Introduction

“In numerical linear algebra, the Cuthill–McKee algorithm (CM), named for Elizabeth Cuthill and James McKee, is an algorithm to permute a sparse matrix that has a symmetric sparsity pattern into a band matrix form with a small bandwidth. The reverse Cuthill–McKee algorithm (RCM) due to Alan George is the same algorithm but with the resulting index numbers reversed. In practice this generally results in less fill-in than the CM ordering when Gaussian elimination is applied.” (Wikipedia: Cuthill–McKee algorithm)

Basically the algorithm reduces bandwidth of a matrix by reordering nodes in a mesh (or vertices in a graph) in the degree order.

The mesh

The figure below shows the original mesh in the example. The mesh has 9 elements and 15 nodes. Two of the elements are type Tri3 and the rest of the elements’ types are Quad4. Theory

Degree is the number of nodes one node is adjacent to. The degree ordering begins from the starting node (the lowest degree node), let us call it P and in our example P = 15 with the degree of 2. Then all nodes adjacent to P in their degree order (lowest degree first), which are nodes 1 and 4, are added. Now nodes 1 and 4 both have the same degree, which is 3, so their order don’t matter. We decide to add 1 first, then 4. Now since 1 was first we will first focus on nodes adjacent to 1 which are the nodes 15, 3 and 8. Since we already have 15 in our new order list, we skip it. The degree of node nr. 3 is 3 and the degree of node nr. 8 is 4. So again we are ordering the nodes in the increasing degree order: 3 comes first, then 8. Now we will go back to node nr. 4. Node 4 is adjacent to nodes 15, 8 and 10. 15 and 8 are already ordered so 10 will be the next in the order. Now we go back to node number 3 and order its adjacencies. We will continue the ordering until we have ordered all nodes in the mesh. The final order is [15, 1, 4, 3, 8, 10, 11, 2, 5, 13, 7, 12, 6, 9, 14]. This is called the Cuthill-McKee order. Since we want the Reverse Cuthill-McKee order we simply reverse the order and we get the final order to be [14, 9, 6, 12, 7, 13, 5, 2, 11, 10, 8, 3, 4, 1, 15].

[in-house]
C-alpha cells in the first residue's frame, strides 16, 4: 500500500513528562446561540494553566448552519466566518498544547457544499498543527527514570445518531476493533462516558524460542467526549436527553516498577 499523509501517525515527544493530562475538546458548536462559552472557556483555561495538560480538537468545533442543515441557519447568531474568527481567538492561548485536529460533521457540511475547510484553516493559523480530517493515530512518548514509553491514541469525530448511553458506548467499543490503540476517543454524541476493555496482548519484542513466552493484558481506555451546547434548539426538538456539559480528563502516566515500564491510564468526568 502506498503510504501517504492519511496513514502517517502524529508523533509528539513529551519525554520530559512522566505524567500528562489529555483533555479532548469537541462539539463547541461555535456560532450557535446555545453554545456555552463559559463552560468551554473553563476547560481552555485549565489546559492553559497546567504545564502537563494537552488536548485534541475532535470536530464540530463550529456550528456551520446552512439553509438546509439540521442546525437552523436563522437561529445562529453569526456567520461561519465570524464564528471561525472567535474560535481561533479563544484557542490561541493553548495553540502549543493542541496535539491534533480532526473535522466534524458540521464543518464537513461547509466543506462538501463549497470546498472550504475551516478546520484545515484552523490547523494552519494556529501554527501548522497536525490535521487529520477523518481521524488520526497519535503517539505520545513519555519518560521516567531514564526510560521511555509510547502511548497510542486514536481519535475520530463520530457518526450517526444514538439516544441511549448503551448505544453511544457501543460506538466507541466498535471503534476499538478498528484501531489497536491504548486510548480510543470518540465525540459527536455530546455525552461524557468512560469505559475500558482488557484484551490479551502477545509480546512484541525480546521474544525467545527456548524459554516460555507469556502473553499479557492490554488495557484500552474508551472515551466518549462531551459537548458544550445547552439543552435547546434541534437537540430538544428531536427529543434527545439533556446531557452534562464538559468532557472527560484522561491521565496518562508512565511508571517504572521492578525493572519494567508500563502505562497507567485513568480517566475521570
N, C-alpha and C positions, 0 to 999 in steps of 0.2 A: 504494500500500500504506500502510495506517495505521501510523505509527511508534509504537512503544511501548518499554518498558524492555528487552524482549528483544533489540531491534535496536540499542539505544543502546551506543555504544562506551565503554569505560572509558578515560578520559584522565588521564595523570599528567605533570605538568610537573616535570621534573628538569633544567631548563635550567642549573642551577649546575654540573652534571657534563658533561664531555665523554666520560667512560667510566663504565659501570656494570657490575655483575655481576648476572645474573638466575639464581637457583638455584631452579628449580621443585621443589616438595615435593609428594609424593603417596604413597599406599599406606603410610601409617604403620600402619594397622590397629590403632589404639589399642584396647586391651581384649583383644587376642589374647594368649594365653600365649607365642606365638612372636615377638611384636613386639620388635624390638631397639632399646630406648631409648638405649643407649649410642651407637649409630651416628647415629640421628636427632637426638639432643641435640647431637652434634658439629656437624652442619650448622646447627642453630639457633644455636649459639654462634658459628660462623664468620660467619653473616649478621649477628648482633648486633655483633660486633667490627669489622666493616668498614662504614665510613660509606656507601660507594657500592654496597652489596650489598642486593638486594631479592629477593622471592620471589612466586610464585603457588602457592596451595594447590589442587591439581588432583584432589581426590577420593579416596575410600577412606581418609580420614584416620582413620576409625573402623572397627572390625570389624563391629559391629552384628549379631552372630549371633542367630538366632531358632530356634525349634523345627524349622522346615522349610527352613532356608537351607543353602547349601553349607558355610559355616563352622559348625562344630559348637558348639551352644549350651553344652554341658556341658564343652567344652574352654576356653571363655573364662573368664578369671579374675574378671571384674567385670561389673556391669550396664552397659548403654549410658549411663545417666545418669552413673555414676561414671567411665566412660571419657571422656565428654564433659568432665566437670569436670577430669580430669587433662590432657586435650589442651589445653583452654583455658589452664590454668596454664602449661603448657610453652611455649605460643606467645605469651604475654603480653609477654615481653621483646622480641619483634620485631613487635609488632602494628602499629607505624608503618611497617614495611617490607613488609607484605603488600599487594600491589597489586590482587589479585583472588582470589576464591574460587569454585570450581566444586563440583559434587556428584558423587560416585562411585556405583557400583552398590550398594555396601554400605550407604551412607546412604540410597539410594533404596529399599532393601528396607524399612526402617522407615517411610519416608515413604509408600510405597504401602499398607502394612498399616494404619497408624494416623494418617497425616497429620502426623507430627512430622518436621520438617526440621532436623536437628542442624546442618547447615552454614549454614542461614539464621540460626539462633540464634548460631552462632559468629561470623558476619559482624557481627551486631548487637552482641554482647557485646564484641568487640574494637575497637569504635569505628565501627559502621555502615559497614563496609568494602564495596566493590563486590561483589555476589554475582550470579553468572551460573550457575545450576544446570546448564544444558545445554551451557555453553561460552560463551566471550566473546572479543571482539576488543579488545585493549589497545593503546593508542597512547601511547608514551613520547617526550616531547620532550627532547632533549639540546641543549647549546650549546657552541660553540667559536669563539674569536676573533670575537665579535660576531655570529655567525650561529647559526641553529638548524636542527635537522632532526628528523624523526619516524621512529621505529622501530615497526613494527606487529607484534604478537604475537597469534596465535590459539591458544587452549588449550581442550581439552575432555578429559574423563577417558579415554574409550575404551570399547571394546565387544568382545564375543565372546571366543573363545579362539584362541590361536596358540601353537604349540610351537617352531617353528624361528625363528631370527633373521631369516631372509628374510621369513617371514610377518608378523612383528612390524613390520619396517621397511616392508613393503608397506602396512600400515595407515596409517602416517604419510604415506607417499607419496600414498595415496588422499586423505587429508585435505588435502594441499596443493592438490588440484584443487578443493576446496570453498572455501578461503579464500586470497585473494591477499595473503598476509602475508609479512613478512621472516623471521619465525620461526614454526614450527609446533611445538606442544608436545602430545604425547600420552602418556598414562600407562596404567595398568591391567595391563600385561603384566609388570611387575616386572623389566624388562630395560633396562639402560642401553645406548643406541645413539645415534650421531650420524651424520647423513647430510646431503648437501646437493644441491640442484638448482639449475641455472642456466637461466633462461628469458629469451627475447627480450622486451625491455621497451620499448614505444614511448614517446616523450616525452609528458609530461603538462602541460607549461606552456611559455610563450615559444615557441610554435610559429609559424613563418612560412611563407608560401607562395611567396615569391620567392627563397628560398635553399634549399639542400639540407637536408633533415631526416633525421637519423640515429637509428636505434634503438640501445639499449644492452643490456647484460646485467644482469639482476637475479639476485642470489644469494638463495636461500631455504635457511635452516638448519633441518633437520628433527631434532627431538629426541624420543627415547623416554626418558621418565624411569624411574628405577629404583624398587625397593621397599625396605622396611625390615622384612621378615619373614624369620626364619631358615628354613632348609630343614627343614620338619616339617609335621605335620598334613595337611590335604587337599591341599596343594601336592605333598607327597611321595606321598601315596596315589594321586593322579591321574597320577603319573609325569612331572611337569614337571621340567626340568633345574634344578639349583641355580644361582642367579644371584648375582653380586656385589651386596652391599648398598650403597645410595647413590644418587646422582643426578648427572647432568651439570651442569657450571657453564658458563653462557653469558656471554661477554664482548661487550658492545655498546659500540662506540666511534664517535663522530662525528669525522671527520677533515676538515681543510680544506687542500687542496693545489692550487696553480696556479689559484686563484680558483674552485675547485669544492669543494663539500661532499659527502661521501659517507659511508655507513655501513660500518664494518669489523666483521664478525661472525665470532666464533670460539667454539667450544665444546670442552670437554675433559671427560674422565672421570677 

The code

First we include all the packages needed in our calculation. PyPlot is used only to visualize the matrices in this example.

using NodeNumbering: create_adjacency_graph, node_degrees, RCM, renumbering,
using PyPlot: matshow


Then we need to list our elements and their nodes in the mesh. We also need to choose the starting node P which should be a node with the lowest degree. We import two Dicts into our code and define P:

elements = Dict(
1 => [15, 1, 8, 4],
2 => [1, 3, 2, 8],
3 => [3, 11, 13, 2],
4 => [4, 8, 5, 10],
5 => [8, 2, 7, 5],
6 => [2, 13, 6, 7],
7 => [5, 7, 12],
8 => [7, 6, 14, 12],
9 => [12, 14, 9]);

element_types = Dict(
7 => :Tri3,
9 => :Tri3);

P = 15


Now we can start to use the functions of NodeNumbering.jl. First we use create_adjacency_graph(elements, element_types) to create the adjacency graph which shows the original node adjacencies in the mesh. Then using node_degrees(adjacency) we list the degrees of all nodes in the mesh. The function RCM(adjacency, degrees, P)  does the Reverse-CuthillMcKee ordering for our nodes. Next using renumbering(neworder) we will give the RCM ordered nodes new ID:s from 1 to 15. create_RCM_adjacency(adjacency, finalorder) creates the new adjacency graph for the RCM ordered and renamed nodes. The result can be visualized as a matrix with adjacency_visualization(RCM_adjacency)  function. Finally if we want to plot the result matrix we can use the PyPlot function matshow(matrix_name)

using NodeNumbering: create_adjacency_graph, node_degrees, RCM, renumbering,
using PyPlot: matshow